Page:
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Monday, December 09, 2019 {{ new Date().getDay() }}

Photo by by leff is licensed under CC BY-NC-SA 2.0

Reprinted with permission from Alternet

Although Kentucky is a red state that President Donald Trump won by 30 percent in 2016, a political shocker came when, in 2019, Republican Gov. Matt Bevin was voted out of office, and centrist Democrat Andy Beshear (now Kentucky's governor) won the election. And now, another shocker has come in the form of Democrat Karen Berg winning a Kentucky State Senate seat that had been in GOP hands for 25 years.

Berg's win in the special election was decisive. In Kentucky's 26th Senate District —where Republican Sen. Ernie Harris announced his retirement — Berg defeated Republican Bill Ferko by 14 percent. Berg will remain in the seat until 2022, when she will have to seek reelection.


The Kentucky State Senate still has a strong GOP majority, but the victories of Beshear and now, Berg, are hopeful signs for Democrats in the Bluegrass State — where Democrat Amy McGrath is hoping to unseat Senate Majority Leader Mitch McConnell in November. The centrist McGrath, a retired Marine fighter pilot, recently declared a narrow victory over the progressive Charles Booker in a Democratic senatorial primary. That primary turned out to be surprisingly close, and NPR reported that McGrath won by 3 percent.

Booker, who serves in the Kentucky House of Representatives, was endorsed by Sen. Bernie Sanders and Rep. Alexandria Ocasio-Cortez.

McGrath knows that she will be fighting an uphill battle in the general election, given how Republican Kentucky has been and the fact that McConnell was first elected to the U.S. Senate in 1984. But McGrath is ahead of of the Senate majority leader in terms of fundraising. On June 12, the Louisville Courier Journal reported that McGrath's campaign had raised a total of $41.1 million, while the Senate majority leader's reelection campaign had raised $32.8.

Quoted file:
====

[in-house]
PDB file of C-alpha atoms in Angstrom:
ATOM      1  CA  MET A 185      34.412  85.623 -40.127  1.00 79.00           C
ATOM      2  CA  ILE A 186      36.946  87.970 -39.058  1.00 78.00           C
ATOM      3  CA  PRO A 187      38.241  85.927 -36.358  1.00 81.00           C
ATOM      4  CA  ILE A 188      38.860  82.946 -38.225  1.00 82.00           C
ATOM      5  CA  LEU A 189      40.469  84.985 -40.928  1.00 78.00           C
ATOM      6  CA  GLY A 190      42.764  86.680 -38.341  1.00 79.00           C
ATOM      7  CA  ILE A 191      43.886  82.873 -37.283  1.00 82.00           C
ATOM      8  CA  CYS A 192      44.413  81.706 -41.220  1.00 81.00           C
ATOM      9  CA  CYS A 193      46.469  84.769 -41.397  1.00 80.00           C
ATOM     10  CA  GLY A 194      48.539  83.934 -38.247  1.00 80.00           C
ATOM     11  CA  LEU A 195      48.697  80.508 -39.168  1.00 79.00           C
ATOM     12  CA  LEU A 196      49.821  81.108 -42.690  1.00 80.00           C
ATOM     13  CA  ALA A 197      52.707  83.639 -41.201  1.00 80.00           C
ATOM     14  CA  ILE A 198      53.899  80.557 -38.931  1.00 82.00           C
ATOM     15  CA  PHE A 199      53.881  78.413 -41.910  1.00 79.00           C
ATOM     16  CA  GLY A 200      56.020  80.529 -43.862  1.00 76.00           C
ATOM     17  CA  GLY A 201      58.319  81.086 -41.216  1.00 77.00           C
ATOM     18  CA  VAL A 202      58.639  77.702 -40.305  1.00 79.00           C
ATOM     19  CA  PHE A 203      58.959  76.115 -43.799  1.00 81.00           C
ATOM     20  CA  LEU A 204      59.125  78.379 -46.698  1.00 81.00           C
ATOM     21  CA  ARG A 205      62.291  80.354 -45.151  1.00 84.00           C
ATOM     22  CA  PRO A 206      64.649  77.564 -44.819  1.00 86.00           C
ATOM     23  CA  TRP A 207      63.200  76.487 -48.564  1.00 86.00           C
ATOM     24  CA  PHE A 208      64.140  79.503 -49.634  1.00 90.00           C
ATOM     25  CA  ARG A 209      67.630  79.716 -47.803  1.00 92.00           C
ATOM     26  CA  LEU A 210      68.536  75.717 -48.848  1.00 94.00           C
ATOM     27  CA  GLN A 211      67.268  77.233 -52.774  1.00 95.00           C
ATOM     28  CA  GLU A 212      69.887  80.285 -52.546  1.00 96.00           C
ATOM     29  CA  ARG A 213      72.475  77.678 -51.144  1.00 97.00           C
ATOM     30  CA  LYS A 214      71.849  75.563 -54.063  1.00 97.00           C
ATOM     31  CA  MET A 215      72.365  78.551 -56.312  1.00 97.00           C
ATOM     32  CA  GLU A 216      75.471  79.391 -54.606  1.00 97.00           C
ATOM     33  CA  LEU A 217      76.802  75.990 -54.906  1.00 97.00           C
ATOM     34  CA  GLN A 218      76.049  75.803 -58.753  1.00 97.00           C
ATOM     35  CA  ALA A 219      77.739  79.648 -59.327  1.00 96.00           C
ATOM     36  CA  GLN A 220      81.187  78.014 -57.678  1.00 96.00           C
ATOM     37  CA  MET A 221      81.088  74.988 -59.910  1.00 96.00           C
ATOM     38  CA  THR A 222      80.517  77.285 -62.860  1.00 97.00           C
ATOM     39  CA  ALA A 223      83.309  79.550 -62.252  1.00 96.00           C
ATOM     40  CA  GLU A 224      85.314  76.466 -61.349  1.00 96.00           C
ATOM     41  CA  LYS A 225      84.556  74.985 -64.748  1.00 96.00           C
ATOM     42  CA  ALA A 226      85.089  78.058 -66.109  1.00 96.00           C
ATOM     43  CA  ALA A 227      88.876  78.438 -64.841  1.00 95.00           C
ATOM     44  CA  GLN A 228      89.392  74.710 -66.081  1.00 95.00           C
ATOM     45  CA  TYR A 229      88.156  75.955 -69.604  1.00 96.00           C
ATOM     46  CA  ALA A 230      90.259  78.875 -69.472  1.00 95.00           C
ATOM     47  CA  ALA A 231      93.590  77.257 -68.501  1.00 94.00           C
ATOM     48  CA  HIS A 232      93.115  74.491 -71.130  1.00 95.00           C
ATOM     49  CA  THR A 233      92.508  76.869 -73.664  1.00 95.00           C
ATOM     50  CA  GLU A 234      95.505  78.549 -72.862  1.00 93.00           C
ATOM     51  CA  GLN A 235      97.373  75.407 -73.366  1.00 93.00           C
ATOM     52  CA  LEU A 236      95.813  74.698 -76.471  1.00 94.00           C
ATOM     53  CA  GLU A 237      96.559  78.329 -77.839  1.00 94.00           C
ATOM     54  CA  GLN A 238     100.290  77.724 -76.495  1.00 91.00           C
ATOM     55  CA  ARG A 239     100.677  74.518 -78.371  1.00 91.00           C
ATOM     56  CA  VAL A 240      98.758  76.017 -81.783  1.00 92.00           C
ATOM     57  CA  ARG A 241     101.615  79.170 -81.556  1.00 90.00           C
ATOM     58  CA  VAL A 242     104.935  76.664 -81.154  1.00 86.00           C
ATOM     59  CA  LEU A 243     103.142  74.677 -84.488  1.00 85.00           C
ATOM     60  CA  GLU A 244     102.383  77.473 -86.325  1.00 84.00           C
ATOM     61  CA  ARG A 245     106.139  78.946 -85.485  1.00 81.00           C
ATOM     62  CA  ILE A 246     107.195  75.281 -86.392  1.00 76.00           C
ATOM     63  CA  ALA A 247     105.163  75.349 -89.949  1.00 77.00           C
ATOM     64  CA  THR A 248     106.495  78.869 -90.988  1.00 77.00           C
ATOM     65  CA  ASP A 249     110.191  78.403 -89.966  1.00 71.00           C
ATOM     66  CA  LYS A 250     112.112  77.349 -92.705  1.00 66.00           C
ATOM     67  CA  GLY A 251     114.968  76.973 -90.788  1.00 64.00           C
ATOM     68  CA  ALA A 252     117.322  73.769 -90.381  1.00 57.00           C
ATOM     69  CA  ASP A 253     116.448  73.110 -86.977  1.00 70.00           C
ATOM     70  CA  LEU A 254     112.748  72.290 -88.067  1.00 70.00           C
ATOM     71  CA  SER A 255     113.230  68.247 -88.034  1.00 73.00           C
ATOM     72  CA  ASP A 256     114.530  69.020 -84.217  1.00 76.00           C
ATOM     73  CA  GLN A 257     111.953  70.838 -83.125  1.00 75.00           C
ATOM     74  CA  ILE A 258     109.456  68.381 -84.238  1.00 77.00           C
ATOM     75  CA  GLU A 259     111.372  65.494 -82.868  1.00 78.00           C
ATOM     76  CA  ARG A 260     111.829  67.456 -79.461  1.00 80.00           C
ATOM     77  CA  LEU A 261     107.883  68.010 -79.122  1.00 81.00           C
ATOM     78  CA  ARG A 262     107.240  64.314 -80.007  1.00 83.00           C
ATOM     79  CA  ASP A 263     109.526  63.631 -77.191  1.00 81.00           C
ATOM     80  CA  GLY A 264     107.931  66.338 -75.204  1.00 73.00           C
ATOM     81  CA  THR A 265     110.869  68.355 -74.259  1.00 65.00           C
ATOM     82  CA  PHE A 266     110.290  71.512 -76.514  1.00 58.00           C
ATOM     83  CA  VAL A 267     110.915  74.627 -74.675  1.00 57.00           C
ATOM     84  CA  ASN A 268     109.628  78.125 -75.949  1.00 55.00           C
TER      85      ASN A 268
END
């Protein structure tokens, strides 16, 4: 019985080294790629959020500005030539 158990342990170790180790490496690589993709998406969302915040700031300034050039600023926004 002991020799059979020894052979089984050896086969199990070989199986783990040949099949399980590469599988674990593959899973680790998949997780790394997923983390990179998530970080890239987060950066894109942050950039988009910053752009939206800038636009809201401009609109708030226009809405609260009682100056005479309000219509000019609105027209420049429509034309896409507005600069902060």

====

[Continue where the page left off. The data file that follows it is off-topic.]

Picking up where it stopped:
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Marchers at January 22 anti-vaccination demonstration in Washington, D.C>

Back when it was first gaining traction in the 1990s, the anti-vaccination movement was largely considered a far-left thing, attracting believers ranging from barter-fair hippies to New Age gurus and their followers to “holistic medicine” practitioners. And it largely remained that way … until 2020 and the arrival of the COVID-19 pandemic.

As this Sunday’s “Defeat the Mandates” march in Washington, D.C., however, showed us, there’s no longer anything even remotely left-wing about the movement. Populated with Proud Boys and “Patriot” militiamen, QAnoners and other Alex Jones-style conspiracists who blithely indulge in Holocaust relativism and other barely disguised antisemitism, and ex-hippies who now spout right-wing propaganda—many of them, including speakers, encouraging and threatening violence—the crowd at the National Mall manifested the reality that “anti-vaxxers” now constitute a full-fledged far-right movement, and a potentially violent one at that.

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